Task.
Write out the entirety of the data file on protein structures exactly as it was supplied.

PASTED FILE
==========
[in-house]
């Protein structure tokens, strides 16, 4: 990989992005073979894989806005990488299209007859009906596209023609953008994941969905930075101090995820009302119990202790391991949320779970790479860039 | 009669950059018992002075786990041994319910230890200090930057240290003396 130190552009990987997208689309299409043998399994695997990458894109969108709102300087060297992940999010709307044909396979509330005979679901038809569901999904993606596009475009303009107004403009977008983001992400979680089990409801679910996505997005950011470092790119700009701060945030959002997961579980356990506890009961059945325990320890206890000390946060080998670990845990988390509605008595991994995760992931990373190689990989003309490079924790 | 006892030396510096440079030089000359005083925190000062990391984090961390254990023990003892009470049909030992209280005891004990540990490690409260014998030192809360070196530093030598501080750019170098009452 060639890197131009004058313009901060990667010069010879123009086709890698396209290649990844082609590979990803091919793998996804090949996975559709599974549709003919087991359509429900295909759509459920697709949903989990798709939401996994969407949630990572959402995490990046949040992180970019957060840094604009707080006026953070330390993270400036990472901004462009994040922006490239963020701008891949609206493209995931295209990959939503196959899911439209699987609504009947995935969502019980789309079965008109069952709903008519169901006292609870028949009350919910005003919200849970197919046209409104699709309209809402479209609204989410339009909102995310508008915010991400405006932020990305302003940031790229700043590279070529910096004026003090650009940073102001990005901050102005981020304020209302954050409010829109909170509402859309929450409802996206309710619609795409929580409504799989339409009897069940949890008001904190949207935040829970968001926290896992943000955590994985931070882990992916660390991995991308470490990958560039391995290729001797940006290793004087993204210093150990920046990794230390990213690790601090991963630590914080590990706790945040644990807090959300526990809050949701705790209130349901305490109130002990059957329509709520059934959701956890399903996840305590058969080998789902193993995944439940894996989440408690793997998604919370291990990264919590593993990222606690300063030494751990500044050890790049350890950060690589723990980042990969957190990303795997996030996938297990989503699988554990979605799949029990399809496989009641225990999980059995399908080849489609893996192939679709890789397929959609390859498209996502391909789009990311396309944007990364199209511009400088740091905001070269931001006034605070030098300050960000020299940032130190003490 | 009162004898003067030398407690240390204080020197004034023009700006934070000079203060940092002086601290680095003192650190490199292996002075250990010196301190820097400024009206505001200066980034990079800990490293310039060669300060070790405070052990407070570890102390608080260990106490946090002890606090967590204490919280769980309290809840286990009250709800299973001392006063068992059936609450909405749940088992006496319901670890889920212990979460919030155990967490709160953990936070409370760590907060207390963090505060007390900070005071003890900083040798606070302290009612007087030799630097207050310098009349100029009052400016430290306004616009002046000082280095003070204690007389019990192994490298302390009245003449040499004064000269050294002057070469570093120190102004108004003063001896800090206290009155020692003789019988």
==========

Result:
[in-house]
């Protein structure tokens, strides 16, 4: 990989992005073979894989806005990488299209007859009906596209023609953008994941969905930075101090995820009302119990202790391991949320779970790479860039 | 009669950059018992002075786990041994319910230890200090930057240290003396 130190552009990987997208689309299409043998399994695997990458894109969108709102300087060297992940999010709307044909396979509330005979679901038809569901999904993606596009475009303009107004403009977008983001992400979680089990409801679910996505997005950011470092790119700009701060945030959002997961579980356990506890009961059945325990320890206890000390946060080998670990845990988390509605008595991994995760992931990373190689990989003309490079924790 | 006892030396510096440079030089000359005083925190000062990391984090961390254990023990003892009470049909030992209280005891004990540990490690409260014998030192809360070196530093030598501080750019170098009452 060639890197131009004058313009901060990667010069010879123009086709890698396209290649990844082609590979990803091919793998996804090949996975559709599974549709003919087991359509429900295909759509459920697709949903989990798709939401996994969407949630990572959402995490990046949040992180970019957060840094604009707080006026953070330390993270400036990472901004462009994040922006490239963020701008891949609206493209995931295209990959939503196959899911439209699987609504009947995935969502019980789309079965008109069952709903008519169901006292609870028949009350919910005003919200849970197919046209409104699709309209809402479209609204989410339009909102995310508008915010991400405006932020990305302003940031790229700043590279070529910096004026003090650009940073102001990005901050102005981020304020209302954050409010829109909170509402859309929450409802996206309710619609795409929580409504799989339409009897069940949890008001904190949207935040829970968001926290896992943000955590994985931070882990992916660390991995991308470490990958560039391995290729001797940006290793004087993204210093150990920046990794230390990213690790601090991963630590914080590990706790945040644990807090959300526990809050949701705790209130349901305490109130002990059957329509709520059934959701956890399903996840305590058969080998789902193993995944439940894996989440408690793997998604919370291990990264919590593993990222606690300063030494751990500044050890790049350890950060690589723990980042990969957190990303795997996030996938297990989503699988554990979605799949029990399809496989009641225990999980059995399908080849489609893996192939679709890789397929959609390859498209996502391909789009990311396309944007990364199209511009400088740091905001070269931001006034605070030098300050960000020299940032130190003490 | 009162004898003067030398407690240390204080020197004034023009700006934070000079203060940092002086601290680095003192650190490199292996002075250990010196301190820097400024009206505001200066980034990079800990490293310039060669300060070790405070052990407070570890102390608080260990106490946090002890606090967590204490919280769980309290809840286990009250709800299973001392006063068992059936609450909405749940088992006496319901670890889920212990979460919030155990967490709160953990936070409370760590907060207390963090505060007390900070005071003890900083040798606070302290009612007087030799630097207050310098009349100029009052400016430290306004616009002046000082280095003070204690007389019990192994490298302390009245003449040499004064000269050294002057070469570093120190102004108004003063001896800090206290009155020692003789019988």